How to tell if you’re a covert narcissist

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Welcome back to Insider Weekly! I’m Matt Turner, co-EIC of business at Insider.

„Am I a covert narcissist?”

That’s the question at the heart of Rebecca Knight’s latest work-advice column this week. Rebecca’s spent her career answering these kinds of questions, most often focused on the emotional life of work. As boundaries between home and work blur in the WFH era, they’re more relevant than ever.

Also in this week’s newsletter:

Noom markets itself as an anti-diet app. Users say they count calories and receive generic advice from expensive subscriptions.Private-equity firms are locked in a power struggle with their investors, and lawyers are raking in cash no matter what.Launch House allows startup founders to live and work in mansions. Now it’s facing scrutiny over safety.

Let me know what you think of all our stories at

Subscribe to Insider for access to all our investigations and features. New to the newsletter? Sign up here. Download our app for news on the go – click here for iOS and here for Android.

From narcissism to hybrid life, our work-life columnist tackles tough questions

Correspondent Rebecca Knight takes us behind the scenes of her work-life column What’s Working?:

What most interests me about work and careers are the people-problems. When launching my column, „What’s Working?”, I wanted to find a way to talk about these things and help workers through the challenges they face.

Work and home have merged into one in this pandemic. There is much more of an acknowledgement and a focus on what’s going on in our personal lives outside of work. The reader questions I’m getting most often are about personality clashes in the remote setup and about people reassessing what they want out of their lives and out of their jobs.

My most memorable column so far was about remote-work paranoia. A reader worried: „There must be another Slack channel that everyone else is having fun on and leaving me out of.” That reader tapped into something that a lot of us are feeling right now – and as a remote employee myself, I sometimes feel it, too.

So that’s why it’s important to remember that we’re all doing our best in this pandemic. Have compassion for yourself and for others. And if you need any advice, send me a question at

Read Rebecca’s latest column here: ‘I always thought that I was a socially anxious introvert. Now I worry I’m a narcissist. What do I do?’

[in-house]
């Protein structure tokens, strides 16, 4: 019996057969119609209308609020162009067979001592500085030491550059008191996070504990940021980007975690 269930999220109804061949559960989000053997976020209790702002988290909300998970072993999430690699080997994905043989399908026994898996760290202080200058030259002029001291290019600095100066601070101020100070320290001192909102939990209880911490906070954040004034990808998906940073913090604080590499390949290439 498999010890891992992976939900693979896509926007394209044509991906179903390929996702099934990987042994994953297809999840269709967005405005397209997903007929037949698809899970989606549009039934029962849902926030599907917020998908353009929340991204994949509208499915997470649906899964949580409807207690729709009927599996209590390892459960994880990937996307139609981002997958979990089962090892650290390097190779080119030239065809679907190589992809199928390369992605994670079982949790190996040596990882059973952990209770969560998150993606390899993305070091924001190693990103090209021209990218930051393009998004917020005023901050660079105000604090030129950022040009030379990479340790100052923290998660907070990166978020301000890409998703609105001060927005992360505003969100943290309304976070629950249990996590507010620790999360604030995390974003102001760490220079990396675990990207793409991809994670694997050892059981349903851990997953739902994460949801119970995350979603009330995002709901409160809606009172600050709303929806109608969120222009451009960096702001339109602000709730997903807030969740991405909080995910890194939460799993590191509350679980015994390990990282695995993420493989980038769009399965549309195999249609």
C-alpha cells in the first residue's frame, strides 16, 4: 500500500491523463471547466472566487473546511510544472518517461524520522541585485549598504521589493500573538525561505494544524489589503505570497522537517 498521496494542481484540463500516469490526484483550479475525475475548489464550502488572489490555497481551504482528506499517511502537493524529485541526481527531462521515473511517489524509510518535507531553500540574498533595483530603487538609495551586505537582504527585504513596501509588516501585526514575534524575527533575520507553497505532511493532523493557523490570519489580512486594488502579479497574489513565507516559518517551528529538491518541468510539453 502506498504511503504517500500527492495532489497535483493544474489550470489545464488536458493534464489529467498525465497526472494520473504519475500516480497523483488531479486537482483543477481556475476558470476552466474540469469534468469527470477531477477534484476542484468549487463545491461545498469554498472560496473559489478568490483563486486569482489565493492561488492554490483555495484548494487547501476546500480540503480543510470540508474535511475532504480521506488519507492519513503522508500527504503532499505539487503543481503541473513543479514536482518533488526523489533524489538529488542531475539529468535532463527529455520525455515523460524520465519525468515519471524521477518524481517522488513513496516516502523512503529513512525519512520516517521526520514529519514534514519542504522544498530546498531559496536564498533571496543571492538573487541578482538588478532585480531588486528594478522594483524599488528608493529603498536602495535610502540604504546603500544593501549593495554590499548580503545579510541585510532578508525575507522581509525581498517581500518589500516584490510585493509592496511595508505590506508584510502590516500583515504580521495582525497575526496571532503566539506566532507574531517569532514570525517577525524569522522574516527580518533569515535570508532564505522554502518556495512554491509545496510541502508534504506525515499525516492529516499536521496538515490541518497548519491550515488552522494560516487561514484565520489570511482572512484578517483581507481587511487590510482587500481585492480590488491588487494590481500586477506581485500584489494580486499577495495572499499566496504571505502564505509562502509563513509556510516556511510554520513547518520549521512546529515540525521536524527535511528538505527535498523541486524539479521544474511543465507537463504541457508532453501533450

Noom says it offers personalized weight-loss support. Users say otherwise.

An industry leader in weight-loss apps, Noom has millions of dollars worth of venture-capital funding. It claims to use psychological methods and customized plans to help users lose weight – though users say they largely get cookie-cutter content.

While the app sells itself on a concept of psychological reset and long-term weight control, a registered dietician said Noom advises an extremely low daily calorie goal – „It’s not really an adult serving size.” Here’s why some clients reported feeling anxious and burnt out.

Get the full story on Noom’s canned advice and expensive subscription service.

Private-equity firms are locked in a power struggle with their investors

Private-equity firms and their investors are at each other’s throats with expensive demands and competing interests. Legal teams from both parties are caught in the middle, waging a secret war that investor attorneys see as „a game of holding the line.” Ambiguous contractual changes between legal teams, firms, and investors muddy the water, and changes are rarely uniform across the industry.

The back-and-forth often results in seven-figure legal expenses, as private-equity-firm billing rates can cost up to $1,500 per hour. But the battle, according to one attorney who works for investors, is one-sided in favor of private-equity.

Read about the expensive legal war between private-equity firms and their investors

A wild party and COVID outbreak have raised safety concerns for Launch House

Los Angeles startup Launch House, a coliving program meant for founders, threw a mismanaged house party with hundreds of guests. Police had to shut it down – but that’s part of the „work hard, play hard” ethos of Launch House, according to former residents.

While at times, Launch House was poorly controlled and potentially unsafe, with COVID-19 outbreaks and parties, residents also said there were many benefits. A strong community, invaluable network, and fireside chats with like-minded entrepreneurs all remain part of the culture. But the safety concerns have put the company under scrutiny.

This is how Launch House plans to move forward – with the help of venture capitalists.

More of this week’s top reads:

Better’s CEO has a specific hiring philosophy that allowed him to quadruple its workforce during the pandemic.These 9 BlackRock execs are powering Aladdin, a powerful behind-the-scenes tech software the asset manager has staked its future on.Shopify beat Amazon in one important metric, as competition intensifies between the e-commerce giants.Insider correspondent Kate Taylor exposed Brandy Melville’s allegations of discrimination and sexual exploitation. Here’s how she got the story. Alphabet life-sciences unit Verily is planning to untangle itself from Google ahead of a potential IPO.This Stitch Fix employee quit during a fiery all-hands meeting. She says stylists are being manipulated and silenced.Investors of cannabis startup Civilized are pushing out the founders. Insider has the full memo.

Compiled with help from Phil Rosen, Lisa Ryan and Jordan Erb.

Read the original article on Business Insider

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